High-Performance Powerboats: Turbochargers vs. Superchargers

Boosting power can happen at either end of a marine engine.

22nd April 2013.
By Matt Trulio

Forget all the jargon about “increasing volumetric efficiency” when it come to how supercharging and turbocharging work to create more power in high-performance marine engines. It isn’t that the verbiage is wrong—in fact it’s technically correct. It’s just that for most folks trying to understand the basics of turbochargers and superchargers, it’s mind-numbing gibberish.

fleet.turbo or super

Supercharged and now turbocharged boosted power is the norm in the go-fast powerboat world. Photo by Jay Nichols.

Instead, think of it this way. An internal combustion engine burns fuel through the use of an oxidizer—with the igniting help of a spark—meaning air. The more air you bring into each cylinder, the more fuel it is able to burn and, if tuned and calibrated correctly, the more power the engine is able to make. But unlike fuel, air can be compressed.

So what happens when you compress the air used in the combustion process in an internal combustion engine? Simple—you get a “bigger bang.” Manage and control that bang correctly and you get more horsepower from a given engine without increasing its displacement, meaning without “making it bigger” by adding cubic inches.

Superchargers (also called blowers) and turbochargers simply add more air—they call it “boost”—to the combustion process without the need for added displacement in the form of larger cylinders bores and increased piston stroke. Pretty easy to understand, right? Of course, there are a number of types of superchargers and turbochargers, but that’s one of those discussions that, while interesting, would sidetrack us from getting the basics. Another time, perhaps.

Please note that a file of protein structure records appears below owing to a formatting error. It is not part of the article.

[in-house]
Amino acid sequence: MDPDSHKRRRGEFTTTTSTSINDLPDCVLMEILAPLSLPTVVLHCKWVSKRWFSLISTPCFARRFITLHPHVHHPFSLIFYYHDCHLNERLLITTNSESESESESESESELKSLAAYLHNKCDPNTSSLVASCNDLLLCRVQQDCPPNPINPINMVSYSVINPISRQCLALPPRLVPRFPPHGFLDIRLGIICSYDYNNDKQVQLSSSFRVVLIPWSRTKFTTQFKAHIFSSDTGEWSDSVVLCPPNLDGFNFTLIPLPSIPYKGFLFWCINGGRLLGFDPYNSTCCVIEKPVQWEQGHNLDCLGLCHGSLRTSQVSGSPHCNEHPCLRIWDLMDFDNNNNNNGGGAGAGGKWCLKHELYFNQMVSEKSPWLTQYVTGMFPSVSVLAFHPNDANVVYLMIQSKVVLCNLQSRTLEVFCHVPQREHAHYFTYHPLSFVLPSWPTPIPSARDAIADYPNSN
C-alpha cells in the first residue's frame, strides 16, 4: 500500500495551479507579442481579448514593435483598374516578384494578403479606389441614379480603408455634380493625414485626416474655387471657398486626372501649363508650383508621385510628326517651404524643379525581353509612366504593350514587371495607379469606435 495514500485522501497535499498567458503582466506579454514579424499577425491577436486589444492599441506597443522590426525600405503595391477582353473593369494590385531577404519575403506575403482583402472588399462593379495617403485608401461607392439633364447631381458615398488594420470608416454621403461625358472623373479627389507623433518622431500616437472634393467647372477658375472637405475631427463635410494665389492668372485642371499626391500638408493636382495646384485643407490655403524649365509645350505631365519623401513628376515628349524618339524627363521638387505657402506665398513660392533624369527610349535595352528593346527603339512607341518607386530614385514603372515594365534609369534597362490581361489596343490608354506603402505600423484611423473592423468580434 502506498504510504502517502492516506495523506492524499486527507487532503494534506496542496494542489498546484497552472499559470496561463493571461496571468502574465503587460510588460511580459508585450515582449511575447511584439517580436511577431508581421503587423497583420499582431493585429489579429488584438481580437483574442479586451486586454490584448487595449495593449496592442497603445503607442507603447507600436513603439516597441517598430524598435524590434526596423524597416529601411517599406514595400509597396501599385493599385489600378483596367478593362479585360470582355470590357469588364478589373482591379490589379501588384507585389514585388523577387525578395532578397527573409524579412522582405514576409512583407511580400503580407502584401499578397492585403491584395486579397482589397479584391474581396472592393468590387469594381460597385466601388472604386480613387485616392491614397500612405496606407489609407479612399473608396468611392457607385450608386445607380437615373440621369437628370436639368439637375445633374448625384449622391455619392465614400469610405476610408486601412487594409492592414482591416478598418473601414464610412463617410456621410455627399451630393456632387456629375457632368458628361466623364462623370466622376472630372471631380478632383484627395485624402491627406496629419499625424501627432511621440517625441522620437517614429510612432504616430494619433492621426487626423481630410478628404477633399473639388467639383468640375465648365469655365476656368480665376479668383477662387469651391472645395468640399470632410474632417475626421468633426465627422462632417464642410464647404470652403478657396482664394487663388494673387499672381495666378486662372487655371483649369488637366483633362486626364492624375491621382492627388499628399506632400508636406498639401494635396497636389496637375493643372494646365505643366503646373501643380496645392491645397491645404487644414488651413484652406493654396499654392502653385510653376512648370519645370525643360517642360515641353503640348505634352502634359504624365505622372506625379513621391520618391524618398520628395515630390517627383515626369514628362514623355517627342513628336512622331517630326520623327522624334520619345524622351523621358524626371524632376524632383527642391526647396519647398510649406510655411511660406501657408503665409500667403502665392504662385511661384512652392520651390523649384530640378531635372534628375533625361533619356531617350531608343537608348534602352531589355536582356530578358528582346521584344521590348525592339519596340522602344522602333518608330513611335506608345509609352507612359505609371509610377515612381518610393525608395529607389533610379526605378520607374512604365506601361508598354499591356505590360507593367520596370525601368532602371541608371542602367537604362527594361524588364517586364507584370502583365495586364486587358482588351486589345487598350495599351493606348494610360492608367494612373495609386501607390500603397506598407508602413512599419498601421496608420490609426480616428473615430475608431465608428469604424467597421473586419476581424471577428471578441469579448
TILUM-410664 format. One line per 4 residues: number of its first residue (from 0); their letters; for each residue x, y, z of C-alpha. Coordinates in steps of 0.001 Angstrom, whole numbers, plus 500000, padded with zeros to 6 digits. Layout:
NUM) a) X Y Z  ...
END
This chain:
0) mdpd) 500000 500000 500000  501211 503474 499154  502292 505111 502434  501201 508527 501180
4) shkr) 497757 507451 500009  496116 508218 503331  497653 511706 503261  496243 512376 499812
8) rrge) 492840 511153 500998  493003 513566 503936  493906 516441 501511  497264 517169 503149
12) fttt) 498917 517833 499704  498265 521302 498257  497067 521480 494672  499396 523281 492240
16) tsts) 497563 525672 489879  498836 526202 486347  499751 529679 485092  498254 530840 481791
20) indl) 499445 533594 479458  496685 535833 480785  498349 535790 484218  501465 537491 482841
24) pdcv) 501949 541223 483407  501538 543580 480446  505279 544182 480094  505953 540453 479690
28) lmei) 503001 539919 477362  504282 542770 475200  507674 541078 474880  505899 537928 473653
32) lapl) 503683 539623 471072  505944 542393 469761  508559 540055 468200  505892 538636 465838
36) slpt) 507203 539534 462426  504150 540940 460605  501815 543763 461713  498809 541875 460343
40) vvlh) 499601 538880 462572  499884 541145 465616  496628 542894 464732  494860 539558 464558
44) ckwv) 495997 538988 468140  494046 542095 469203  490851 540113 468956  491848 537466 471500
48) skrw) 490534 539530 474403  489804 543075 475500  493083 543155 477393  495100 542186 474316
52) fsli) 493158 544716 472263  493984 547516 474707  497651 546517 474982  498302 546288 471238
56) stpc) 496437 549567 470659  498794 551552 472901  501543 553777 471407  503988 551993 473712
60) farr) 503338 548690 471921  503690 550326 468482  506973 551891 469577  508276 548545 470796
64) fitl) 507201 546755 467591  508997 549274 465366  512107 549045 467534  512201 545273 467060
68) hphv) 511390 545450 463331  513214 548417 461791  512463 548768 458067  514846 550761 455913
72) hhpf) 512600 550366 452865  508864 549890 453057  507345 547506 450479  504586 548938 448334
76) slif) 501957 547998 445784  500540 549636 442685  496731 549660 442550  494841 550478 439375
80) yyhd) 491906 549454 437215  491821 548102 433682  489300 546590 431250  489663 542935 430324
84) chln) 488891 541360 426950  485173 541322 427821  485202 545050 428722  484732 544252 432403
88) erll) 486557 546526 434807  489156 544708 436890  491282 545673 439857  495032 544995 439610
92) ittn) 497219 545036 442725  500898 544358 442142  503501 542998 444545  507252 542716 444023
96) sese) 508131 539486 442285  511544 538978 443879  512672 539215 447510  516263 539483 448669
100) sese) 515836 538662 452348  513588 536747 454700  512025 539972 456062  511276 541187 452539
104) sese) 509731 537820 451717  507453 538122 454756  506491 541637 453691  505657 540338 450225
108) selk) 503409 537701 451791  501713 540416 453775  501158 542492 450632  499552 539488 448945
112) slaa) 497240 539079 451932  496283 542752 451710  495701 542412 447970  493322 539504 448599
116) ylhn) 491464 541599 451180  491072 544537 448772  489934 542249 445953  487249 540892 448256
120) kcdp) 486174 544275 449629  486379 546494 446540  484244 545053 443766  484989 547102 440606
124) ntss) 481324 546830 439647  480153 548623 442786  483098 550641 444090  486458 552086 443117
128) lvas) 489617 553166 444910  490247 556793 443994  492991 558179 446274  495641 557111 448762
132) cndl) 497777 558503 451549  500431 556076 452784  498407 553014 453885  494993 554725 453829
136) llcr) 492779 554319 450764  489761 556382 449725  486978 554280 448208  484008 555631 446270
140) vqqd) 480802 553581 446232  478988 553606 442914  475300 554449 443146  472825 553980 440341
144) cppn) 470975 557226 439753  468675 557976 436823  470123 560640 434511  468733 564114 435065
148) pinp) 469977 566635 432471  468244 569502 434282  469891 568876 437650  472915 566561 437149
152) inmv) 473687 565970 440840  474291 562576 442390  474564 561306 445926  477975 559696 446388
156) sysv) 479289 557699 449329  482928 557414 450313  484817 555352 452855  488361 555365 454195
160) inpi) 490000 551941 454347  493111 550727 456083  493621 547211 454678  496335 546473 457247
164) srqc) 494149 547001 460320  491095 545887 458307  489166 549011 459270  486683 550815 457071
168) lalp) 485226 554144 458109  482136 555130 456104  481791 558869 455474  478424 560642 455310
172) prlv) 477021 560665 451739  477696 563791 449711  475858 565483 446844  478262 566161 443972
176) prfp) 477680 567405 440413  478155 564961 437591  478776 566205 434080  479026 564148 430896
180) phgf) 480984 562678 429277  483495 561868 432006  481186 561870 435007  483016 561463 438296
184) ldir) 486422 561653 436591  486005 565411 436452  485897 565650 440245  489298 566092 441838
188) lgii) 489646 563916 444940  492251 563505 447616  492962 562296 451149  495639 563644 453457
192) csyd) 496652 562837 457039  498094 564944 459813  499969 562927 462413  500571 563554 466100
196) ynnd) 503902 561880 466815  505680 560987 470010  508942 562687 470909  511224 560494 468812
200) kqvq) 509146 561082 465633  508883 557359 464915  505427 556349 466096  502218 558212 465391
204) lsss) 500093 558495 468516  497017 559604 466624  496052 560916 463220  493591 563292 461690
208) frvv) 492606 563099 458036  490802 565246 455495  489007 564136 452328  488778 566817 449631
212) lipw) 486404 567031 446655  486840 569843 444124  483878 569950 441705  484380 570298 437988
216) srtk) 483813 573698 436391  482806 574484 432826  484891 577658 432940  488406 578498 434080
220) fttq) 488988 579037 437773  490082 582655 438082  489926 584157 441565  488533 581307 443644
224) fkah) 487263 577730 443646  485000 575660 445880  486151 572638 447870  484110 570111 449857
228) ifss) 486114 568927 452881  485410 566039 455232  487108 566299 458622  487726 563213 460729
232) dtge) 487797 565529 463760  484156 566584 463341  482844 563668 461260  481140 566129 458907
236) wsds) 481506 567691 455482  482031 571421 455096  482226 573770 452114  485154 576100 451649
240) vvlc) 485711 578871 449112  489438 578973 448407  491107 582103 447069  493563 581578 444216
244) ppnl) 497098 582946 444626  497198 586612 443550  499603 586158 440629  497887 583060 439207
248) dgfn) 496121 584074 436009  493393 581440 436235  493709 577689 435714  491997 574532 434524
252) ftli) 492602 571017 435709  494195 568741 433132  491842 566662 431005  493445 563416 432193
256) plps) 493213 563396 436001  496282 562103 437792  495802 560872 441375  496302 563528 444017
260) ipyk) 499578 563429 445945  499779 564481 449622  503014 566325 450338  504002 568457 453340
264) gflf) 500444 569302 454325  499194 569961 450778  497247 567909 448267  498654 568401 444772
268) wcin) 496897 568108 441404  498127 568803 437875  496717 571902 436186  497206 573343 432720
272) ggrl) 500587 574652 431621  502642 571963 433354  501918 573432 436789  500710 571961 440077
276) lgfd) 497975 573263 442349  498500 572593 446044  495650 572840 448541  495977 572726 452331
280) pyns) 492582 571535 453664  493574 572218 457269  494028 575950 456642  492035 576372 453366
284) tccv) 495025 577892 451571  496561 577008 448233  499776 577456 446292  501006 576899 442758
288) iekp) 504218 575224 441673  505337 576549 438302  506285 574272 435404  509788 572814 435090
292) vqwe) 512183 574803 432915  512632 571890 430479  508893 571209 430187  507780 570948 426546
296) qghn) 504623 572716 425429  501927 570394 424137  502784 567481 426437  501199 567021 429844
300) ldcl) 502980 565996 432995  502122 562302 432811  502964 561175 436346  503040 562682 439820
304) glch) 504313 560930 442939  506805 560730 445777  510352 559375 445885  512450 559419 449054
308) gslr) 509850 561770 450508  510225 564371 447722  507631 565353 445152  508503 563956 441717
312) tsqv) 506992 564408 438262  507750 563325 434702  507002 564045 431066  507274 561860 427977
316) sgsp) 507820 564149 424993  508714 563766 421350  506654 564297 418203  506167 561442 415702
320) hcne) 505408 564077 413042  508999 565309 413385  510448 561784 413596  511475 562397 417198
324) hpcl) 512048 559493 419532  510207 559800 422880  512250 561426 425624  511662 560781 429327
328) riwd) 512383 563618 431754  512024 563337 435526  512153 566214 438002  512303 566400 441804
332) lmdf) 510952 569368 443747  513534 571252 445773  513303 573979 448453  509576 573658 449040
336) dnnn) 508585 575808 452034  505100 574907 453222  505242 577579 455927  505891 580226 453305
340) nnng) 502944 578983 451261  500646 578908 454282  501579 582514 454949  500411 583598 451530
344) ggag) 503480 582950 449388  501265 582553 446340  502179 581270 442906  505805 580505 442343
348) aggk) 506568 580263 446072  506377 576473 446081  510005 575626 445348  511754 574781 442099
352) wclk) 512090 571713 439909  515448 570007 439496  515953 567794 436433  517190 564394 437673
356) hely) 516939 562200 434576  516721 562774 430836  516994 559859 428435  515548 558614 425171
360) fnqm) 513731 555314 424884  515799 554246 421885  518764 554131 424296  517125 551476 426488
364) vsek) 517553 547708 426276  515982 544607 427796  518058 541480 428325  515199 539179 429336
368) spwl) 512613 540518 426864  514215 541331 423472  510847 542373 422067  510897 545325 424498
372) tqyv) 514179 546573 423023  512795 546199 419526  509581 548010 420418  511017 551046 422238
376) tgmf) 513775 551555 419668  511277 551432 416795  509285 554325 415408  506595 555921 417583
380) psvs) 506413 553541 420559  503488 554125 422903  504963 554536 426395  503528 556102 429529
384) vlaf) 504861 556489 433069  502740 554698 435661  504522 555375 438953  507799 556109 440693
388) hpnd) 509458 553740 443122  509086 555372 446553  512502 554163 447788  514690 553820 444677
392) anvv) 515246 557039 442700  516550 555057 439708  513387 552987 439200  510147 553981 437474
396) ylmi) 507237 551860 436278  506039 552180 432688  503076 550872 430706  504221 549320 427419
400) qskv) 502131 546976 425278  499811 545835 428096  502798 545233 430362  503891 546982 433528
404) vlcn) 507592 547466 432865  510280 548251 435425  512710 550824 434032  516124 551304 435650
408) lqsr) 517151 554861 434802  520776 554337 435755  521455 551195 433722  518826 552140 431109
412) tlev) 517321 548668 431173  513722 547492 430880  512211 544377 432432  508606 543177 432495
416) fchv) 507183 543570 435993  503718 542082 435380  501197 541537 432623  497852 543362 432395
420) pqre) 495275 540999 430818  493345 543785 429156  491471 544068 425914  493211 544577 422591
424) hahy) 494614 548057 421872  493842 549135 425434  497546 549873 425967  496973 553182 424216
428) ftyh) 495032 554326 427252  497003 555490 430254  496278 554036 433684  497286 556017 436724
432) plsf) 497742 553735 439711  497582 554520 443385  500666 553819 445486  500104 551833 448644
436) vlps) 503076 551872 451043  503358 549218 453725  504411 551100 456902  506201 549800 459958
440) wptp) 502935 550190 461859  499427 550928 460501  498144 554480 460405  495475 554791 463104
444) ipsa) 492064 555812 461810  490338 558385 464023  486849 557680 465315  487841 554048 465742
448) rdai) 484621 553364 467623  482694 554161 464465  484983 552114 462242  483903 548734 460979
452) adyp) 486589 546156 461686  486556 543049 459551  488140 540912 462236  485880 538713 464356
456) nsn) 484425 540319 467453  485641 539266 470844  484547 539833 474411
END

A supercharger is driven off the crankshaft of the engine. In a supercharger application, a pulley and belt are added to the engine’s original pulley and belt system to drive the blower. A turbocharger, on the other hand, is driven off exhaust gas pressure. It gets a free ride, so to speak, off the final part of the combustion process.

Because superchargers and turbochargers essentially compress air, they create heat. Too much heat translates to power loss in internal combustion engines, so both superchargers and turbochargers usually are set up with some kind of intercooler system.

The turbocharged 1600 Race engine is the latest and greatest offering from Mercury Racing.

So Which System Is Better?

Until recently, supercharging has been the preferred method for boosting power in high-performance marine engines. That’s because, as noted earlier, superchargers are driven directly off the engine’s crankshaft. Response, and hence boost, to throttle input is immediate.

In a turbocharger application, however, exhaust gas pressure—the force that drivers the turbo—is the final stage of the combustion process. So in traditional marine turbocharger applications, there was a distinct lag between the driver nailing the throttles and turbo kicking in. Aptly named “turbo lag,” it was enough of an issue to turn off most go-fast boat enthusiasts in search of more power, who instead found it in supercharging applications. So, while turbocharged gasoline engines did exist in the go-fast powerboat world, they were thought to be an oddity and generally inferior to the their supercharged counterparts. At least that was case until 2010, when Mercury Racing introduced its twin-turbo, quad-overhead-cam 1350 engine masterpiece.